Which is how we found ourselves on a clear, cold, spring day looking out onto fresh snow-capped mountains on the windy road up to the border. Uncharacteristically, it had rained in Santiago the previous night and we worried that the border would be closed. In typical Latino style, information on both the Chilean and Argentine border websites was not forthcoming, so after a fruitless hour of searching, we just said what the hell and went.

It took three hours to reach the border, climbing higher and higher and passing very few other vehicles along the way. Well, it was a Sunday morning; everyone must have been in bed or at church. The roads were clear as a bell, if anything the rain had left everything clean and crisp.

Finally, we arrived at the Argentine border — a giant hangar with a few laneways and lots of relaxed-looking officials, bundled up in coats. It was pretty quiet with only a couple of other cars and a tourist bus. I hopped out to stretch my legs and immediately... (Read More)

By Planet Mountain

Swiss alpinist Michael Lerjen-Demjen introduces the climbing at Los Arenales close to Mendoza in Argentina. Perfect granite and an unlimited potential at an altitude of 3000m.

I don’t really know how many times I’ve been to Argentina, I can’t remember exactly, but what I know is that while I’ve experienced my highs and lows, this immense country has never lost its charm. Argentina offers much more than just merely mountains: it’s a land that overflows with passion, beauty, serenity and tranquility.

Most climbers are attracted to El Chalten, to Cerro Torre, Fitz Roy and their surrounding peaks, just like I was in the past. But this time I wanted to try something else, enjoy different stimuli, feel the thrill of something new I’d forgotten about. During a family dinner - Asado of course - we got the idea that I should head north to explore the rocks and mountains around Mendoza. My initial reply was that I wasn't interested in climbing Aconcagua, but when Manu showed me the incredible photos of Los Arenales, I knew it was exactly what I was looking for.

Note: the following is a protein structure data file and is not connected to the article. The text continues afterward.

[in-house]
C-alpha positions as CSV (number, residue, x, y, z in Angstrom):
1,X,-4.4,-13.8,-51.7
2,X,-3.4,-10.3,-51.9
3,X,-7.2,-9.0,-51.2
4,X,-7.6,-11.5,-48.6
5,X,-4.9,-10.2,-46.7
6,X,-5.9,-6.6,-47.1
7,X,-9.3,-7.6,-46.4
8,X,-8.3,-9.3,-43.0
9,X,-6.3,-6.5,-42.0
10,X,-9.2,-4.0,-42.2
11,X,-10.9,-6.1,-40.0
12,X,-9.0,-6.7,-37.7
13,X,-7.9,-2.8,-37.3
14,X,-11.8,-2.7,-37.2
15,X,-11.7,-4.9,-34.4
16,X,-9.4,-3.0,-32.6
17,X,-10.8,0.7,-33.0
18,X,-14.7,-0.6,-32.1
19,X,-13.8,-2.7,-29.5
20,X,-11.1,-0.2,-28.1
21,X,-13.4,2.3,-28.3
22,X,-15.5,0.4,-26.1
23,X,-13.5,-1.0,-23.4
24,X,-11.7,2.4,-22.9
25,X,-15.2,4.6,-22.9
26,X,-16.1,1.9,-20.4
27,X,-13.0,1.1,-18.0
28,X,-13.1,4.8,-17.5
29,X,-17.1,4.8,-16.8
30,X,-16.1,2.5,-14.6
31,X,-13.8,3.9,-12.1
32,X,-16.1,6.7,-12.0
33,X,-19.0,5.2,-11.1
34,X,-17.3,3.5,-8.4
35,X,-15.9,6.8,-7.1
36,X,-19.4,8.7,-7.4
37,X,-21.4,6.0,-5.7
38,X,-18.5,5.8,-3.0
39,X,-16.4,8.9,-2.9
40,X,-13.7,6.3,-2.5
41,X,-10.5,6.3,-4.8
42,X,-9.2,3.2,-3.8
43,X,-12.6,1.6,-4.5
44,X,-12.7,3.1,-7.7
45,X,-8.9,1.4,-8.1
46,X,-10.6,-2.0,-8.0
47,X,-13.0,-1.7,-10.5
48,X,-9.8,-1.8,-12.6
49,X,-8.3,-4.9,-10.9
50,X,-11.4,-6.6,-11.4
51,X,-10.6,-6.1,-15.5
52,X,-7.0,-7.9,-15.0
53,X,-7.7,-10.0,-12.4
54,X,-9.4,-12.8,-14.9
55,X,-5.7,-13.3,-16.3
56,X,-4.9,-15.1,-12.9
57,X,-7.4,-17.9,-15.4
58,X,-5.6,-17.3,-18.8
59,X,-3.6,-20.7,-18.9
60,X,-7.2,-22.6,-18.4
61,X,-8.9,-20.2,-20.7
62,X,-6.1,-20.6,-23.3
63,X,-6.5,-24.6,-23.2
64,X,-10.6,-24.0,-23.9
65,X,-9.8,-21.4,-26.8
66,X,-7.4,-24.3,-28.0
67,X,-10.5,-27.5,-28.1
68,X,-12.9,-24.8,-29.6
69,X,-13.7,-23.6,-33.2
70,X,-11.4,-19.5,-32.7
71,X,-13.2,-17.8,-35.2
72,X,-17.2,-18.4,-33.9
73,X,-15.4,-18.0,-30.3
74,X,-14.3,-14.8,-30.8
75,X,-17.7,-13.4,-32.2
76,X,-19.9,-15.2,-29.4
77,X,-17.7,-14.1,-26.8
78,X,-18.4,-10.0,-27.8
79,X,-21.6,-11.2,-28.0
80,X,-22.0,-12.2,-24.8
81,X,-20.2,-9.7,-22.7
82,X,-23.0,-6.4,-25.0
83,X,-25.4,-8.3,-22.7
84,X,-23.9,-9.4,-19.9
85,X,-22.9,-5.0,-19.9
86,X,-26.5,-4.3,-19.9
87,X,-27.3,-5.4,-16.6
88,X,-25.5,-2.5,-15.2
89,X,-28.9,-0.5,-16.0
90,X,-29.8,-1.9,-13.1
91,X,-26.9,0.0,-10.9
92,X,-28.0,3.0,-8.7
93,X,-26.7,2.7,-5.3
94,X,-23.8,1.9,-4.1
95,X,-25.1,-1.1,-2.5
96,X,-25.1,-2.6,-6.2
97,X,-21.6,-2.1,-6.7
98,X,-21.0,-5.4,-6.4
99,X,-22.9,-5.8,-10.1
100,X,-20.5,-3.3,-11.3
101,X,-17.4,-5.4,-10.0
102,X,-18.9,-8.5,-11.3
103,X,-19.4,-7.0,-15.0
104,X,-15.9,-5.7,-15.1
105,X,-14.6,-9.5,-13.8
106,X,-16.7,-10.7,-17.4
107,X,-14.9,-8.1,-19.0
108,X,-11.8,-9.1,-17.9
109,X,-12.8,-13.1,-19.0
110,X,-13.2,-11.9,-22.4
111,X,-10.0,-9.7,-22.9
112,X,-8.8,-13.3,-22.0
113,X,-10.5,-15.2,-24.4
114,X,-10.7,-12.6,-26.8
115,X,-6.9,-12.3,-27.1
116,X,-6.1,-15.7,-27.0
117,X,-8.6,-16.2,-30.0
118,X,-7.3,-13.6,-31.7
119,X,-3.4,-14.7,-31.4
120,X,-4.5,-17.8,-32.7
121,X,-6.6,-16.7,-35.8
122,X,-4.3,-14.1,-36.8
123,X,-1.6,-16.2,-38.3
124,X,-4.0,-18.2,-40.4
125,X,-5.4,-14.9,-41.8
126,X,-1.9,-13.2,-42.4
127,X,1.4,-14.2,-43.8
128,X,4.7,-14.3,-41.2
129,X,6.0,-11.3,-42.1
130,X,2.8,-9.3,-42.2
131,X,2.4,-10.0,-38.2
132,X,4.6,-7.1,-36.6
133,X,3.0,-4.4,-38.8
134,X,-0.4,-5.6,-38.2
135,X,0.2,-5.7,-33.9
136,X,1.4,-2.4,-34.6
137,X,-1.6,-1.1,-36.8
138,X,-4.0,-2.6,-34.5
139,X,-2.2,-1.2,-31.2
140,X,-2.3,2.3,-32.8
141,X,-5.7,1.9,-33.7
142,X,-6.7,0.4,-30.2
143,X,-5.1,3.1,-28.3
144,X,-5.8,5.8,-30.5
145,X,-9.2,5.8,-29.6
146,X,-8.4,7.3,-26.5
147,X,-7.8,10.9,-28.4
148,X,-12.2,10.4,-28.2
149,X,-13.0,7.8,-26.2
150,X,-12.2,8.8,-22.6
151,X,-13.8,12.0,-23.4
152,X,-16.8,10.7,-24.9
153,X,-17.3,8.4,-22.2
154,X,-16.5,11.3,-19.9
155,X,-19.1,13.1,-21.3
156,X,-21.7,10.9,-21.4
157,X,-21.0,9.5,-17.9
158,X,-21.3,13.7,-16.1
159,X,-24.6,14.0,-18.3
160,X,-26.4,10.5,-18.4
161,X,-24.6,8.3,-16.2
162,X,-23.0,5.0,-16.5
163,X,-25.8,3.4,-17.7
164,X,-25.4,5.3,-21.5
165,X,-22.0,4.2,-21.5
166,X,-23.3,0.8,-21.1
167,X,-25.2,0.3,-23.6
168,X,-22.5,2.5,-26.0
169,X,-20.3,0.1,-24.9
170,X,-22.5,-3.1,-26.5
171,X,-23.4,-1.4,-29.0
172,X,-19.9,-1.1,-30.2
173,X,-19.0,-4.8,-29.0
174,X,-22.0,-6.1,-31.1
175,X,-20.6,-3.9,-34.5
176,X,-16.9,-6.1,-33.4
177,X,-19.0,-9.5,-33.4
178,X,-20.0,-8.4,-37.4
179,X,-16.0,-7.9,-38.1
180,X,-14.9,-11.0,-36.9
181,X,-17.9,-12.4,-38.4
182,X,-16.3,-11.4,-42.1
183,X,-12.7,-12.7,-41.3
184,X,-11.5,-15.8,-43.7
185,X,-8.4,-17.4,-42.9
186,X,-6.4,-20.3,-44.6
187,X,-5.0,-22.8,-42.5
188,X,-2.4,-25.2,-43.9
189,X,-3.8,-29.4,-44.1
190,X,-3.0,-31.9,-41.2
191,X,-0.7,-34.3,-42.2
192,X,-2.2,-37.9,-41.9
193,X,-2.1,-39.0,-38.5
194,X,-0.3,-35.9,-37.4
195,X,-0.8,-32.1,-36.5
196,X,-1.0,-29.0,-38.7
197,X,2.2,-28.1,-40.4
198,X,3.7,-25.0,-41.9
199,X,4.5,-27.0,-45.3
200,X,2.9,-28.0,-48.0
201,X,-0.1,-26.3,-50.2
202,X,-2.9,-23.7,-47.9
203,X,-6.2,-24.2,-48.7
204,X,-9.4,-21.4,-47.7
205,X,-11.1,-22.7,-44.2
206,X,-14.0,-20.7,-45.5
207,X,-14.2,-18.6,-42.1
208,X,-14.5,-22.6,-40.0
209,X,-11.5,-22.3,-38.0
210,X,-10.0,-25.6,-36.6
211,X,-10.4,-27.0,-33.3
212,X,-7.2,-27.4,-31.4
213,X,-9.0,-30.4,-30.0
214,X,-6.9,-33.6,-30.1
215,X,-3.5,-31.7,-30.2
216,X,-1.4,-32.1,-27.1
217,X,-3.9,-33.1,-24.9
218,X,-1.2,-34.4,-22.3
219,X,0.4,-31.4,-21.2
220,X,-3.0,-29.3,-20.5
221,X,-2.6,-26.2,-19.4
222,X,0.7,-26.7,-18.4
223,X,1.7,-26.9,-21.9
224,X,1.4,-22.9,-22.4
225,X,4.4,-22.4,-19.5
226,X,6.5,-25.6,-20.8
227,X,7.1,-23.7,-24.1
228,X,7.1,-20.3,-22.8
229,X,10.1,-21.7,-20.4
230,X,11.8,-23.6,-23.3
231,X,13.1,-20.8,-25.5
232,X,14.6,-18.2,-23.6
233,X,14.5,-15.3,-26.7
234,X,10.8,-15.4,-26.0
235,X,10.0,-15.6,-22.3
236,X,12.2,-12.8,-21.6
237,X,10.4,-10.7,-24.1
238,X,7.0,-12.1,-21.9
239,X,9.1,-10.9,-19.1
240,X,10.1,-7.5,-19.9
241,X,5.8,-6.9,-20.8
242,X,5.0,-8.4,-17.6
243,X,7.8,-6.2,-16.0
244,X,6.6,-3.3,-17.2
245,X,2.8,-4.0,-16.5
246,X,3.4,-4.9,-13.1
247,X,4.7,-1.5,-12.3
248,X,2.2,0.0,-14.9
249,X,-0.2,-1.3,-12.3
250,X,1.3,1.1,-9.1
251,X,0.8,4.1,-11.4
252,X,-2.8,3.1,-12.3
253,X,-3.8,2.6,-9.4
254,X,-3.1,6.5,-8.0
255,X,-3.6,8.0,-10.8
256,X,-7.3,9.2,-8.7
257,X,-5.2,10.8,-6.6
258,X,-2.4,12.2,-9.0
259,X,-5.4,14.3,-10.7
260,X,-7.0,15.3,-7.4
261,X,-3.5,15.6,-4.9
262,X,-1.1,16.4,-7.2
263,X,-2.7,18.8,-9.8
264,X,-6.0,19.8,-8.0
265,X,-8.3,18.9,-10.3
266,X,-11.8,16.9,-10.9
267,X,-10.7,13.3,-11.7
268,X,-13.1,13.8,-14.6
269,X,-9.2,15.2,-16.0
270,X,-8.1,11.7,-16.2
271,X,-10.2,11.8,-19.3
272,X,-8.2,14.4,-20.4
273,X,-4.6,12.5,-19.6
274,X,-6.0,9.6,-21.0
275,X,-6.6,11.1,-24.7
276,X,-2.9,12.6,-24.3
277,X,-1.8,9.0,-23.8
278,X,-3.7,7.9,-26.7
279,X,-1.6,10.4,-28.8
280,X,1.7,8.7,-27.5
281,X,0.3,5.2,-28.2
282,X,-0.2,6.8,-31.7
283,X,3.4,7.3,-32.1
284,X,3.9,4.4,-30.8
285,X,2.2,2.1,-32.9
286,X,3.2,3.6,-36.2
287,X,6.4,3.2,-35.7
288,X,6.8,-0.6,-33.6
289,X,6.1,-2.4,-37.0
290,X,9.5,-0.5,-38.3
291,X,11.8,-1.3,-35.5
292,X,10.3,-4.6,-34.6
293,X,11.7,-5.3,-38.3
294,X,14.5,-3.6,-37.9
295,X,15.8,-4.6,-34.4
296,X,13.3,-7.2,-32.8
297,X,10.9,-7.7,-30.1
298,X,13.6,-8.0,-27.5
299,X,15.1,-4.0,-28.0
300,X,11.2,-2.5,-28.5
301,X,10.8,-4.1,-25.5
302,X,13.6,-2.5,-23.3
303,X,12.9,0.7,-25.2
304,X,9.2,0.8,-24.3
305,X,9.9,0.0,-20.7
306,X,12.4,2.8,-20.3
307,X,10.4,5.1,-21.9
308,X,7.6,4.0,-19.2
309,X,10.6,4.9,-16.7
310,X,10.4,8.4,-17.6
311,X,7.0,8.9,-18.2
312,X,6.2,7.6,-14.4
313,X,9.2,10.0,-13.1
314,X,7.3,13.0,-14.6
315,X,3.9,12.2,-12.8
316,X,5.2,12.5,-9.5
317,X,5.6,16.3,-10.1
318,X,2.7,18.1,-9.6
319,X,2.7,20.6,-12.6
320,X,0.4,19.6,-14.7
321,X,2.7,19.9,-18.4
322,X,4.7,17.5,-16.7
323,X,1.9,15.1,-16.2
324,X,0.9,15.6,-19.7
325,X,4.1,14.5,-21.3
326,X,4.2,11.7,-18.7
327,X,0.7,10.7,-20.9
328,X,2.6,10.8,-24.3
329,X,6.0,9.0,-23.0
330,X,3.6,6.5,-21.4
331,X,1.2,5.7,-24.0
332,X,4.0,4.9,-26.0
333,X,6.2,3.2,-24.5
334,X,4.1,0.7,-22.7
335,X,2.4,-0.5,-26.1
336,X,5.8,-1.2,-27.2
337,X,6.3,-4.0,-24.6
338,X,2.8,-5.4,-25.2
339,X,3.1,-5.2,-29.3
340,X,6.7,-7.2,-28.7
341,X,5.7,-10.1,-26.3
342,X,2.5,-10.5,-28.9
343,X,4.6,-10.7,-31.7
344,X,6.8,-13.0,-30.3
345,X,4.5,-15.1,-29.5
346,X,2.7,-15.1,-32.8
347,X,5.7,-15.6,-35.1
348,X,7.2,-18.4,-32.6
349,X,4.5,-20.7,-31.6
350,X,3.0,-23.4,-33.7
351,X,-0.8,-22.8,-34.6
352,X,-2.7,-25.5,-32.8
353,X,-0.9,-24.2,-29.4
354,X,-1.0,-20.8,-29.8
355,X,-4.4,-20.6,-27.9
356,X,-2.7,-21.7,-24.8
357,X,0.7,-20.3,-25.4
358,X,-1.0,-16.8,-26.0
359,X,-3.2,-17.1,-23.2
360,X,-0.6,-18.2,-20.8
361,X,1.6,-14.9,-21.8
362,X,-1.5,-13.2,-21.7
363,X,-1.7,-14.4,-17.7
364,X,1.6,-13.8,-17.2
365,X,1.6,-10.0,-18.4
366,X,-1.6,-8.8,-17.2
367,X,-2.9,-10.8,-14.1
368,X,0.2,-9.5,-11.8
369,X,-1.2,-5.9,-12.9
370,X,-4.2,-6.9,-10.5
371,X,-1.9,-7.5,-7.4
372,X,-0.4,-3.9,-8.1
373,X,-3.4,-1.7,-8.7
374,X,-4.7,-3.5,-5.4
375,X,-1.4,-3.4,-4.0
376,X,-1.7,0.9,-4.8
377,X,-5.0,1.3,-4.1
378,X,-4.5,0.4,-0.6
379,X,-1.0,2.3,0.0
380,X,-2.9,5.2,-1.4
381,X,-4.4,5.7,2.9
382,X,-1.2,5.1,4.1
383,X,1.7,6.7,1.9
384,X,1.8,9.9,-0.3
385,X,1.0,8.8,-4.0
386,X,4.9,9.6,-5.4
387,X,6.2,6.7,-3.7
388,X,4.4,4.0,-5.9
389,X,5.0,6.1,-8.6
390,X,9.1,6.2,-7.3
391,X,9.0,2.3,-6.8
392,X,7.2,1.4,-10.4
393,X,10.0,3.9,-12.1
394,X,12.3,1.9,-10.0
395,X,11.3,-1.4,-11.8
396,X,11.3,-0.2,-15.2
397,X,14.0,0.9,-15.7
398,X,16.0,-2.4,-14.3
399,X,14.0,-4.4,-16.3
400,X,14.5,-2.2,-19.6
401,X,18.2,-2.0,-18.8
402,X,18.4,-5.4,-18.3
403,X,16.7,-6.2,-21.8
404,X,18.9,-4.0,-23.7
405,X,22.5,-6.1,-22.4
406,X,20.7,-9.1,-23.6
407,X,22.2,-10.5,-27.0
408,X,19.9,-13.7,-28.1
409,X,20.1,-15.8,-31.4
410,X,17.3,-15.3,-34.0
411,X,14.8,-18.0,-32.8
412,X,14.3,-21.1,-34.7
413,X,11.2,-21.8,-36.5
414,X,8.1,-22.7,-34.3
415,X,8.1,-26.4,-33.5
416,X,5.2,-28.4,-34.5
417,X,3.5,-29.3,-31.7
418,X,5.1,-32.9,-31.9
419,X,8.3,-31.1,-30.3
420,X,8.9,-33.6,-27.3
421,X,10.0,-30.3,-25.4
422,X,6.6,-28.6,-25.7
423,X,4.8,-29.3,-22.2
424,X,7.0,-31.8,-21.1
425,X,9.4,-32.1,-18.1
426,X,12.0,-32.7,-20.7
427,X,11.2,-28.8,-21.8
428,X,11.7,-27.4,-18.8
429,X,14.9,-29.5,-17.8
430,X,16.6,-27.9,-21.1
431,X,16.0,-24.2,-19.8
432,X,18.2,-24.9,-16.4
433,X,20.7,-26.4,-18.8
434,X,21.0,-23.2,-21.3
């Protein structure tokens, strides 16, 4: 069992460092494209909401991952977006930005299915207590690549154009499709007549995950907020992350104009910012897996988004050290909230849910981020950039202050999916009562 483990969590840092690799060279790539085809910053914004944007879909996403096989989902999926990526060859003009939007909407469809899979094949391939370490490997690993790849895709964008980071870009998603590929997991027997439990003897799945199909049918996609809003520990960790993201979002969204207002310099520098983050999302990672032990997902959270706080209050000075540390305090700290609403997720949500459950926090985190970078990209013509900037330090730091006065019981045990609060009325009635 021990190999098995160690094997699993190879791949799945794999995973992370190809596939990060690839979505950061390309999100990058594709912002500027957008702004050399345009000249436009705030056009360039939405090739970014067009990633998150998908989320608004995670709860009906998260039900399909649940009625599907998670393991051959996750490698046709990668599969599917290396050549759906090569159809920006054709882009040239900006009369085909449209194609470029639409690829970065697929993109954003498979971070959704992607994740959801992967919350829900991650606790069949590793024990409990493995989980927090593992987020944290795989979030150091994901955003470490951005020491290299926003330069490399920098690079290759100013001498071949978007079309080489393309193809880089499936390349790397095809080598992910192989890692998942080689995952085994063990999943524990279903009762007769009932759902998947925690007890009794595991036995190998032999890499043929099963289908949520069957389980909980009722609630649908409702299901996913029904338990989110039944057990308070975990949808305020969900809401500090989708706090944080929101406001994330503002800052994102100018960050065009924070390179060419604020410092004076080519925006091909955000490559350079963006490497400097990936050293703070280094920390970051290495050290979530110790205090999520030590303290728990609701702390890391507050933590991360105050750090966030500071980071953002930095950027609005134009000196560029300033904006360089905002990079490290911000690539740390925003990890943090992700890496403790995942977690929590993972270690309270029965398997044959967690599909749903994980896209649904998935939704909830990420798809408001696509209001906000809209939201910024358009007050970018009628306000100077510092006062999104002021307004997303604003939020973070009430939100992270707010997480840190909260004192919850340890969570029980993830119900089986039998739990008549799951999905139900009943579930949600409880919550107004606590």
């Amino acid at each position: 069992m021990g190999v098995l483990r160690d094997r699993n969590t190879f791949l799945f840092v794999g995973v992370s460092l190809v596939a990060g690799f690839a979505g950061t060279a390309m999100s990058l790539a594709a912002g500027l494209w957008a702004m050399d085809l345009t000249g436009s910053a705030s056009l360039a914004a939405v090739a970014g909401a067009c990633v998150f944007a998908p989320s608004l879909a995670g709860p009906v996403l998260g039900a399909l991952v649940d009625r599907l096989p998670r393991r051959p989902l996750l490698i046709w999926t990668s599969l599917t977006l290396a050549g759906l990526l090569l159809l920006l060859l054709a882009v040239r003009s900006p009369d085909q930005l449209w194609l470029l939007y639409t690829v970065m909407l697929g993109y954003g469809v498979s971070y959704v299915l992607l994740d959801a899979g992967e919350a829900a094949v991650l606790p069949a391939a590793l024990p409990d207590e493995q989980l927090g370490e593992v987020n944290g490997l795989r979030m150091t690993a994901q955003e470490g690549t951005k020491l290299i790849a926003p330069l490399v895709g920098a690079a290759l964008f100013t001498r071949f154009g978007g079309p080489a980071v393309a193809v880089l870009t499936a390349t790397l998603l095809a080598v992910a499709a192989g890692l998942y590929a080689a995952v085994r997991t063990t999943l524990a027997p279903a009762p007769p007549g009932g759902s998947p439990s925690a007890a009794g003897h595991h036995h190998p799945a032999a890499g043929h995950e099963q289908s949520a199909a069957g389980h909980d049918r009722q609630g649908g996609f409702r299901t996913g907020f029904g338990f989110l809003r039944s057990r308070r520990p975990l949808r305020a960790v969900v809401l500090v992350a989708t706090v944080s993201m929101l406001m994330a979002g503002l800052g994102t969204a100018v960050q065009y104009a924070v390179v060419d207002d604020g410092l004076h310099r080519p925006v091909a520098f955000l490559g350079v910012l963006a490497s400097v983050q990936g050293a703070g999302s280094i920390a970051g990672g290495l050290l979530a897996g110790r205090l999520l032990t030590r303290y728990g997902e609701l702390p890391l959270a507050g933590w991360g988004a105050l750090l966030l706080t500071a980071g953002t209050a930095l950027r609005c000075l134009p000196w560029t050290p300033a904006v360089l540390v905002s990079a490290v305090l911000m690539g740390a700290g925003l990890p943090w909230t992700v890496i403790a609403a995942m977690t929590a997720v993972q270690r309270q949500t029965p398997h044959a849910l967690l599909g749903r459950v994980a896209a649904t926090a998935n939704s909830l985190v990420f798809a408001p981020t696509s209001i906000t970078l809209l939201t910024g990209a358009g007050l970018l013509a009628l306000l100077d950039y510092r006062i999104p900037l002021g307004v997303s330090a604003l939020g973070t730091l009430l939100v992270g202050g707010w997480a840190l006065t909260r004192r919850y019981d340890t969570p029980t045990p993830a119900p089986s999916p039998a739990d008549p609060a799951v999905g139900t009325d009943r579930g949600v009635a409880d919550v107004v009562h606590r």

The trip alone is worth the drive to Los Arenales: you wind your way through vineyards in Mendoza as you enjoy sweeping views across the snowy peaks of the Andes. And when you get to Los Arenales you remain stunned, there’s... (Read More)

By Great Wine Capitals

Mendoza, Mendoza, Mendoza.  Well what can I say ?   Would I go back to Mendoza where I recently visited as a guest of the Great Wine Capitals (GWC) ?  Would I  recommend it to friends and other travelers ?   The answer is a resounding yes. Mendoza is wonderful especially if you love places with an easy pace,  good food,  friendly locals and great wine.

It’s a couple of weeks since I returned and I’m still excited about the visit.  I vividly recall the stunning snow-capped Andes. They’re hard to forget.  I’ve flown over the Pyrenees often and I’ve seen the Himalayas from the air but the Andes are special.  Little did I know, until I arrived, just how special those snow-capped peaks are to Mendoza.

I found the city of Mendoza to be safe, easy to navigate and pleasant to walk around.  

It’s a low rise city with few tall buildings and is laid out using the modern grid system.  As for historical sights, with the exception of the ruins of the San Francisco basilica, sadly none remain due to the devastating earthquake of 1861 which leveled the old city.  However the `new´ Mendoza has much going for it.  Without the pressure of having to visit a long list of historical sights you can instead just... (Read More)